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Luhrs 37 Canyon IPS

The 37 Canyon IPS provides efficiency, maneuverability and great accommodations.

May 26, 2010
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Luhrs 37 Canyon IPS

Luhrs 37 Canyon IPS

The standard tower features a larger helm than many “second stations” do, providing room for big-screen electronics.

Luhrs 37 Canyon IPS

Visibility from the lower helm is excellent; note the location of joystick installation.

Luhrs 37 Canyon IPS

The 37 Canyon IPS features enough room for a crew of eight to sit and socialize.

Luhrs 37 Canyon IPS

The transom door leads to a generous swim platform.

Luhrs 37 Canyon IPS

_****_When entering the salon aboard Luhrs 37 Canyon IPS, I was taken aback. This fish boat was bred for the treacherous Jersey inlets and long runs to the canyons. But before me was a two-stateroom, two-head cabin so thoroughly accommodating that, had it been magically dropped into a luxury cruiser, I’d not have blinked an eye. The 37 Canyon IPS balances the needs of angler and cruiser in an express format less than 40 feet long overall.

With a boat lacking sheer size, or the volume of a convertible, Luhrs accomplished express magic in several ways, including incorporating the principle of using the same space for two purposes. A great example of this is at the hinged foot of the forward berth. I flipped it open and revealed an aft-facing love seat. Combined with the corner chairs tucked between this seat and both the galley and salon settee, a crew of eight can sit and socialize with enough cabin sole remaining for the movable solid-plank table and some walking-around room.

Another example can be found in the salon head, where the shower is separate but privatized by a curtain instead of a stall. The arrangement is such that, whether I sat on the throne or stood at the vanity, there was plenty of elbowroom since neither abuts a rigid enclosure. The deep pan and a snap-secured curtain alleviate the worry about shower splash.

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Another reason Luhrs was able to get so much livability out of such an ostensibly small envelope is the utilization of a very aggressive — some might say exaggerated — sheer line, and the increased freeboard that goes with it. That extra height provides headroom for the tackle and dive-tank room accessed through the companion bench on the helm deck (this space stows a tackle shop full of rods, spares and equipment, and there’s even a workbench) as well as stand-up access to the aft stateroom and the optional second head ($4,670) located there. Belay the order for the second head and you get another equipment room standard.

Aft staterooms and heads? Helm-accessed equipment rooms? Never mind headroom; how in hell do you get the space in the first place? Where are the engines?

The engines are aft, friends. And though you can fit the Canyon 37 with triple Yamaha F350 outboards ($424,740) if you’d like, my tester boasted IPS pods, installed in a unique way for this type of boat.

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Typically, other pod-powered fish boats, like Albemarle’s 360XF ($499,995), jack-shaft the pod-drives to the engines in order to place the weight of the power plants low and centered — just as they’d be in a conventional inboard installation. Aboard the 37 Canyon IPS, the engines are close-coupled to the pods, allowing for a longitudinally compact installation that leaves room beneath the helm deck for accommodations. Is there a detriment in seakeeping or handling when compared with the more traditional engine placement? Luhrs says the Canyon 37 was designed for the setup, and it adjusted tank placement and other fixtures to keep all in balance.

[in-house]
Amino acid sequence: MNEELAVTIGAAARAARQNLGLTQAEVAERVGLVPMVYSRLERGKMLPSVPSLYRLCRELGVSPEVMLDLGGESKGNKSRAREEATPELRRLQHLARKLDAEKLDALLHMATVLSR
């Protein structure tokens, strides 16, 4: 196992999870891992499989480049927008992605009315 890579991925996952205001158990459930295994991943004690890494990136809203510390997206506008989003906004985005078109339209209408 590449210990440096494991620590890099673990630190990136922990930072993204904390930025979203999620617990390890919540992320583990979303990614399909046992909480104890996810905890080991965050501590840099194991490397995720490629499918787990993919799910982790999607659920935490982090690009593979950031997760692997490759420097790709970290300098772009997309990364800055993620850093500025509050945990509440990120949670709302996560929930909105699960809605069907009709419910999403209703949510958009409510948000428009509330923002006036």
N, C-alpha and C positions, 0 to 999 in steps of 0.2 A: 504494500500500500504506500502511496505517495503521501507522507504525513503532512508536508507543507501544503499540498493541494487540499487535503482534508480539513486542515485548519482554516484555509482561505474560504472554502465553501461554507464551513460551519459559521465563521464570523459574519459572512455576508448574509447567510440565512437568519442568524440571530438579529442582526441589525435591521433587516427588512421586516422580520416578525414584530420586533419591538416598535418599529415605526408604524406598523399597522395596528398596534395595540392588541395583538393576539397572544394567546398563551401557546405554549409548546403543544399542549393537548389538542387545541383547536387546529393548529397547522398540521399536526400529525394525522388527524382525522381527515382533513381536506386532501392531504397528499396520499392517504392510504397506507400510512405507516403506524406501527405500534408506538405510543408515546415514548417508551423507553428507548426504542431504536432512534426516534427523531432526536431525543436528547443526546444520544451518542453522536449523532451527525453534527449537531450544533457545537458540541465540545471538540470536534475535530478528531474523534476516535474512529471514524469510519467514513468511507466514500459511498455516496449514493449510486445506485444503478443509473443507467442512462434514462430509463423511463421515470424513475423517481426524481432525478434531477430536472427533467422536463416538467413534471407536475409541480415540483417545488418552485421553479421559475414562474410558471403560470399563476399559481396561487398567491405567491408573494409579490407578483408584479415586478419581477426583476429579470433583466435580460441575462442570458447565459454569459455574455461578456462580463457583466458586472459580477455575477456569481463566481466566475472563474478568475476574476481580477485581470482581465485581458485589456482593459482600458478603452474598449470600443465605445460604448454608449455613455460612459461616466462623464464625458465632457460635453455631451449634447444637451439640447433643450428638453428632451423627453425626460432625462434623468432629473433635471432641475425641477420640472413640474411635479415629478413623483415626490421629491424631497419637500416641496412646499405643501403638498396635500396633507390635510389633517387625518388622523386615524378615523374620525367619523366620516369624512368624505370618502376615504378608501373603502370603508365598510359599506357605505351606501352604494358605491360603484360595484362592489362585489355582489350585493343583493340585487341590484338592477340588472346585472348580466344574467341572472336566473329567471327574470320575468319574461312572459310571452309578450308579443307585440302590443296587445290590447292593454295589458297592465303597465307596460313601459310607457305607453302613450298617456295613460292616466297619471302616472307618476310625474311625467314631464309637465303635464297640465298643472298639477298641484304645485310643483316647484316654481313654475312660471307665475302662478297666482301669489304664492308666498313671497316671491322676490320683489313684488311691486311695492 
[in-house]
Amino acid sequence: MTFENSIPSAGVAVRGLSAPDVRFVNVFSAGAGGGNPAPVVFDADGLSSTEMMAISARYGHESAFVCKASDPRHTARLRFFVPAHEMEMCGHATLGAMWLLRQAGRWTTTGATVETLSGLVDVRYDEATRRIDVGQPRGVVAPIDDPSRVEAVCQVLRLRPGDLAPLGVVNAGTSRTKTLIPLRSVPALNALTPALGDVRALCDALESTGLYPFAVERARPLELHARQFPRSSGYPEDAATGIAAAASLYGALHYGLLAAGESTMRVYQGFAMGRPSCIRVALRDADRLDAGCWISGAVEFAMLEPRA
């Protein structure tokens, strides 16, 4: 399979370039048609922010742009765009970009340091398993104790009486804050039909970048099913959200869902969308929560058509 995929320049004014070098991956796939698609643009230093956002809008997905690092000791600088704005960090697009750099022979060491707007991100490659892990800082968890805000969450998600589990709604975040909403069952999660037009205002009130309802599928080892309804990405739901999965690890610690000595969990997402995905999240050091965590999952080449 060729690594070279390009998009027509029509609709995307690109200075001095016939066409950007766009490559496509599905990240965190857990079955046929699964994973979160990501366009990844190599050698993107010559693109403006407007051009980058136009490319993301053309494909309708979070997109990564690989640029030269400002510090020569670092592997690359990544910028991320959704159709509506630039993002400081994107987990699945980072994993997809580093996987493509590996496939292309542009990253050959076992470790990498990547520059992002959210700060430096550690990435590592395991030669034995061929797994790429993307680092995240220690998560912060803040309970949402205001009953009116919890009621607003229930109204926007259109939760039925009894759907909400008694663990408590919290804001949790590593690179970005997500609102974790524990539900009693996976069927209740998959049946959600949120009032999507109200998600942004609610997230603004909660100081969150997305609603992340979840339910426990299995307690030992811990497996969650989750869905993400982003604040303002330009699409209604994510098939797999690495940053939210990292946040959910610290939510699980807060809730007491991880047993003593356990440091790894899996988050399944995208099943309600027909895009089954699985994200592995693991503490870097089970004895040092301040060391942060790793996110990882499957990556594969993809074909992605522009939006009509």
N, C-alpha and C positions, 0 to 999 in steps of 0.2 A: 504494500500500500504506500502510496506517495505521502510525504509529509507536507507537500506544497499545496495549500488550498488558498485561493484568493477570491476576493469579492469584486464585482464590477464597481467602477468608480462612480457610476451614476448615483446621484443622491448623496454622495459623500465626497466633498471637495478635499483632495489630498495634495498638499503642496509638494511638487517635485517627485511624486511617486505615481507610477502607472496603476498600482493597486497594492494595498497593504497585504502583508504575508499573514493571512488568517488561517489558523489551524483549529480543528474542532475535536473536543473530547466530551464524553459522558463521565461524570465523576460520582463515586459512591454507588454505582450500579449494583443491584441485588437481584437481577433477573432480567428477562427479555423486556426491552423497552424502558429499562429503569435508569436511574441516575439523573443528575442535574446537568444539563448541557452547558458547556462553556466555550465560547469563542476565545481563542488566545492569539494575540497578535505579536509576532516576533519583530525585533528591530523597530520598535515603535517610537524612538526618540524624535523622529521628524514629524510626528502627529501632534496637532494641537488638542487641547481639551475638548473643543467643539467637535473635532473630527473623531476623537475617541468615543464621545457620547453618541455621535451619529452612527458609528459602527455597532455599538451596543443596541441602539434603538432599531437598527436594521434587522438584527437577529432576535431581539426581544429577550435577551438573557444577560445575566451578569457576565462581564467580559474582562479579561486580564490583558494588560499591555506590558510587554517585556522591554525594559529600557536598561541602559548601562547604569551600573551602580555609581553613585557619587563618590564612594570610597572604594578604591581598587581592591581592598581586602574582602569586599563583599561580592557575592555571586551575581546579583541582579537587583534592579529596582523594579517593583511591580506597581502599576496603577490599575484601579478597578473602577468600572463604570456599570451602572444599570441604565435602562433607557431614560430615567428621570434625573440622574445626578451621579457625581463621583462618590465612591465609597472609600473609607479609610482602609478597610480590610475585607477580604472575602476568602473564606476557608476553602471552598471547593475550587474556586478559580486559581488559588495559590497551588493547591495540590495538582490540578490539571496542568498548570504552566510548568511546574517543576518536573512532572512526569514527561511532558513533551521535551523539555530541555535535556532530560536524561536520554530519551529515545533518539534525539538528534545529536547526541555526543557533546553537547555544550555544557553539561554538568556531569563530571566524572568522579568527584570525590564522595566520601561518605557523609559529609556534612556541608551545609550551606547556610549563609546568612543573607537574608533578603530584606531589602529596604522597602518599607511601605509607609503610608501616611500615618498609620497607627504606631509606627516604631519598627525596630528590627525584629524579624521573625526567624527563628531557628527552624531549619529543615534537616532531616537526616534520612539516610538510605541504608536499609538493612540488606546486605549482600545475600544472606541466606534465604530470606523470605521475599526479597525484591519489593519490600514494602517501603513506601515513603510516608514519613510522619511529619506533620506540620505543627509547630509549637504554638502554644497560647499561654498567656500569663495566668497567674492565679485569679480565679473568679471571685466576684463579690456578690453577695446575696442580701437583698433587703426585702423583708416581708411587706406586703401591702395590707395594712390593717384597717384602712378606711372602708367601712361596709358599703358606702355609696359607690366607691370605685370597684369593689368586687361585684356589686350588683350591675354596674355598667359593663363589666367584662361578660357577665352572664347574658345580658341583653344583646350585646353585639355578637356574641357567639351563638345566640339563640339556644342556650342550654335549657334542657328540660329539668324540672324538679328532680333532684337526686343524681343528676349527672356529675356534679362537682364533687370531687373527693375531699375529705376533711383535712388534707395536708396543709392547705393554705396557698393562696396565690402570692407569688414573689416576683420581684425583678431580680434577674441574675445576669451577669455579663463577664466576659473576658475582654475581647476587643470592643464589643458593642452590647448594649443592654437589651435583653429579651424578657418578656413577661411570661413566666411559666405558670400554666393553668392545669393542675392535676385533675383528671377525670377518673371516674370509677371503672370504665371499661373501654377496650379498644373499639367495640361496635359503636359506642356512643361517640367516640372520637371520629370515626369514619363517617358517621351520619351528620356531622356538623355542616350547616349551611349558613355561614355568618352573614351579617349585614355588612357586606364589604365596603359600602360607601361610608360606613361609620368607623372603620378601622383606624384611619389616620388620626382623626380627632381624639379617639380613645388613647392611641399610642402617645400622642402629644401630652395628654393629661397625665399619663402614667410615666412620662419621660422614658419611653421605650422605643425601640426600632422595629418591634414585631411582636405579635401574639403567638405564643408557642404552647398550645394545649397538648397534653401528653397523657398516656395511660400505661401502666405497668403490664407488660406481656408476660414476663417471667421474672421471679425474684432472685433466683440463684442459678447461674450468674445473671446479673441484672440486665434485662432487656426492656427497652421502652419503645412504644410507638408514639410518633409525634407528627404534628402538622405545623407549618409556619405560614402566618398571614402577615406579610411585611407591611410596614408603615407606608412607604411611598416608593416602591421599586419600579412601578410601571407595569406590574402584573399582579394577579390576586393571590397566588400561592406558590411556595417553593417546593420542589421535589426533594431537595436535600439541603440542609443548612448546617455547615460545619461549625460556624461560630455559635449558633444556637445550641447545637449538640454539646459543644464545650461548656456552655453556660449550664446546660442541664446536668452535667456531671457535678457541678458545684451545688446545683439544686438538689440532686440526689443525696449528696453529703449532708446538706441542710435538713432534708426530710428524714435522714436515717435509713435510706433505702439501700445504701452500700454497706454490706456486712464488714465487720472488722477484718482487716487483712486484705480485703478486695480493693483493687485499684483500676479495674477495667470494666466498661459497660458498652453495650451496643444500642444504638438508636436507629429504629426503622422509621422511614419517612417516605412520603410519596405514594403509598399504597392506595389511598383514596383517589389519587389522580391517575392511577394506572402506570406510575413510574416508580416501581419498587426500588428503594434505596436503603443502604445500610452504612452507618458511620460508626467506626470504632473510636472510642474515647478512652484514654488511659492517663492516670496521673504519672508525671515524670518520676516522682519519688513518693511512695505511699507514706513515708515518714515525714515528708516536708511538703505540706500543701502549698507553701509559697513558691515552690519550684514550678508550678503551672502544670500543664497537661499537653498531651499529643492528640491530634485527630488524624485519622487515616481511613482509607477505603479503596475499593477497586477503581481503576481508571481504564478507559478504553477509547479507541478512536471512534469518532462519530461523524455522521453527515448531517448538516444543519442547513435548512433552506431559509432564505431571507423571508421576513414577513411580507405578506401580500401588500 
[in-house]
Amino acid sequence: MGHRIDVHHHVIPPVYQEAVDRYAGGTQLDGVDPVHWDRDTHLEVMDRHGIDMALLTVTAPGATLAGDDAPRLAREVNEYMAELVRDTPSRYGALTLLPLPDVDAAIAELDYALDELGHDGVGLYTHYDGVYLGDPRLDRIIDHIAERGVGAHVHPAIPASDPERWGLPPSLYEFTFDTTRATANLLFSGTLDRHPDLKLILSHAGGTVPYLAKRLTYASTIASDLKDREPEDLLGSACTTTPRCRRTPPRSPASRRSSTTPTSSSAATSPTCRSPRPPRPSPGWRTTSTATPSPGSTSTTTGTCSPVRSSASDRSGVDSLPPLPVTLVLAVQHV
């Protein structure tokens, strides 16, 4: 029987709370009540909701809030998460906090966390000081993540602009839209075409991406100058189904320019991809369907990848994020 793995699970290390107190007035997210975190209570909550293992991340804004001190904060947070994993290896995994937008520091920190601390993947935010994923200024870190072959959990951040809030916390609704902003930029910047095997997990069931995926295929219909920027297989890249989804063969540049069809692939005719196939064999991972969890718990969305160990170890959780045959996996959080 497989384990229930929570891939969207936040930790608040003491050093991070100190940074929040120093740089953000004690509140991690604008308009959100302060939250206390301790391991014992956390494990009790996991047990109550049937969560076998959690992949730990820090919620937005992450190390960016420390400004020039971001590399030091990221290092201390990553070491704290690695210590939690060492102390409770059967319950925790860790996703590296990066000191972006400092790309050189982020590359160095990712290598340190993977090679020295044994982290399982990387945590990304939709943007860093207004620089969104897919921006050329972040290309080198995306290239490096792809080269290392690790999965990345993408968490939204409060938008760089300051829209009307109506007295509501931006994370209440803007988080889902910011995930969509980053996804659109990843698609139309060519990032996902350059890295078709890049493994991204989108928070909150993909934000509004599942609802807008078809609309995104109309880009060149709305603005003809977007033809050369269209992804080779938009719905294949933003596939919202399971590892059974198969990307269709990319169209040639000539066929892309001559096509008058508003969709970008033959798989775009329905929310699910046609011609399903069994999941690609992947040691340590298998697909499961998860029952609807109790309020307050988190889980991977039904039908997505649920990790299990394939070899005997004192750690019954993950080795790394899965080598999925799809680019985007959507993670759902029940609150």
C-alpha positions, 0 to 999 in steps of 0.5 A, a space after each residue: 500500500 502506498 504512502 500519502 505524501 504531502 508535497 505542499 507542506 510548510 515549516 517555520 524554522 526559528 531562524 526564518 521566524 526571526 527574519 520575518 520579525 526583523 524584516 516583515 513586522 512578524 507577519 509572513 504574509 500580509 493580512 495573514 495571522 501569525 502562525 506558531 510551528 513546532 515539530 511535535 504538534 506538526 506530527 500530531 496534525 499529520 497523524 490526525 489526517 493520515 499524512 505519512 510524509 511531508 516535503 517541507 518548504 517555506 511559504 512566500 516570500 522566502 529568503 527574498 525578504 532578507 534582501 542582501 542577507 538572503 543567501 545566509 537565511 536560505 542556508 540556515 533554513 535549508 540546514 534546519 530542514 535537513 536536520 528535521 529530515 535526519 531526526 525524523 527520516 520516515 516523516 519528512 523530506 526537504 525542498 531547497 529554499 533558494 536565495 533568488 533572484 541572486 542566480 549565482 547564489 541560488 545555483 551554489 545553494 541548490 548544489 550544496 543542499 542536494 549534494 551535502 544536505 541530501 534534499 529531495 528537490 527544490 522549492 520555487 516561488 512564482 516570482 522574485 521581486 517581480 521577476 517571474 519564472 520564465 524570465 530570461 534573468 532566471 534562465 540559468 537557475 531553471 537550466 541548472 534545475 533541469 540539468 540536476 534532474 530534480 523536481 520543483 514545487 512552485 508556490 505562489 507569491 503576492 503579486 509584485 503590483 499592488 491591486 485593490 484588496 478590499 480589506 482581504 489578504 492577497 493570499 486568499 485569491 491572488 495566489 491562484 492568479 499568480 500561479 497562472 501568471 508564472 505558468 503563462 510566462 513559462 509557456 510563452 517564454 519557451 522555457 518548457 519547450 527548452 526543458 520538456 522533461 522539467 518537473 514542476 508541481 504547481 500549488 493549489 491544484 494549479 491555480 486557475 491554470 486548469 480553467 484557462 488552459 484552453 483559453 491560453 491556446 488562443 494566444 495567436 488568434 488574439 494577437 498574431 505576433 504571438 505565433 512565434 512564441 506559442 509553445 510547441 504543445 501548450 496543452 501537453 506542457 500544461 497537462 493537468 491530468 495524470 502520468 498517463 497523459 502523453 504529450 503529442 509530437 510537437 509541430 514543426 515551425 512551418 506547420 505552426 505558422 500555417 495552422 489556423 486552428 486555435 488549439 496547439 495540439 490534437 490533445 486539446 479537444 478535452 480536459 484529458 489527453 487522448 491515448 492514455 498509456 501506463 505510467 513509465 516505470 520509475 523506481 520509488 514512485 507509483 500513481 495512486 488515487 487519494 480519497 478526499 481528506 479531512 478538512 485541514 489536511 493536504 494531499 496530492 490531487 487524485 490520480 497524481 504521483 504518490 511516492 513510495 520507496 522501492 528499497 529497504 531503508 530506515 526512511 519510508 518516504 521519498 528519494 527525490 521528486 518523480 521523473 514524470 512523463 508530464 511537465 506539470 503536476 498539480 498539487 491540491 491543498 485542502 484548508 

My sea trial substantiated this claim. From the helm, docking the 37 Canyon IPS felt like it was spinning on an axis that ran right through my feet. On open water, it readily achieved plane without loss of visibility over the bow. On the drift, I noted neither excessive weathercocking nor an uncomfortable pitch. Both are characteristic flaws of some aft-engined boats, but not this one.

For docking or working an athletic game fish, the IPS joystick provides intuitive and precise control and allows for maneuvers, such as moving sideways, that just aren’t possible with levers. The cruising crowd has made joystick pods the status quo. Anglers have been slower to grant acceptance. Ten minutes at the helm of the Canyon 37 IPS would make a believer out of most.

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Flipping open the hinged helm of the 37 Canyon IPS, I was met with wiring as neat and secure as a circuit board’s. Such easy access and care in rigging make for easy troubleshooting when your plotter goes “kerblooey” 80 miles from the beach. Turning aft with my butt on the wheel, I had a clear view of the entire cockpit and the transom corners. Working a double-header would be no problem (at least the boat wouldn’t be in my way).

Opposite is an L-lounge, another example of using the same space twice. Fold the backrest down on the forward-facing leg of the L, lift up the hinged seat, and revealed is the rigging center, with cutting board, sink, bulk drawers and tackle trays. This integration means the rigging station doesn’t intrude on the cockpit as a standalone unit would.

The cockpit proper, taped at 70 square feet, boasts a generous toekick and is fitted with a 35-gallon livewell, fresh- and raw-water washdown and a fish box big enough for a six-man limit. The transom door is secured by “big-boat” latches and leads to a generous swim platform — old-timers called it a “marlin board” — upon which a ladder is installed. Whether boating a bigeye or inviting a client for cocktails, the 37 Canyon IPS has you covered.

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Comparable model: Albemarle 360XF

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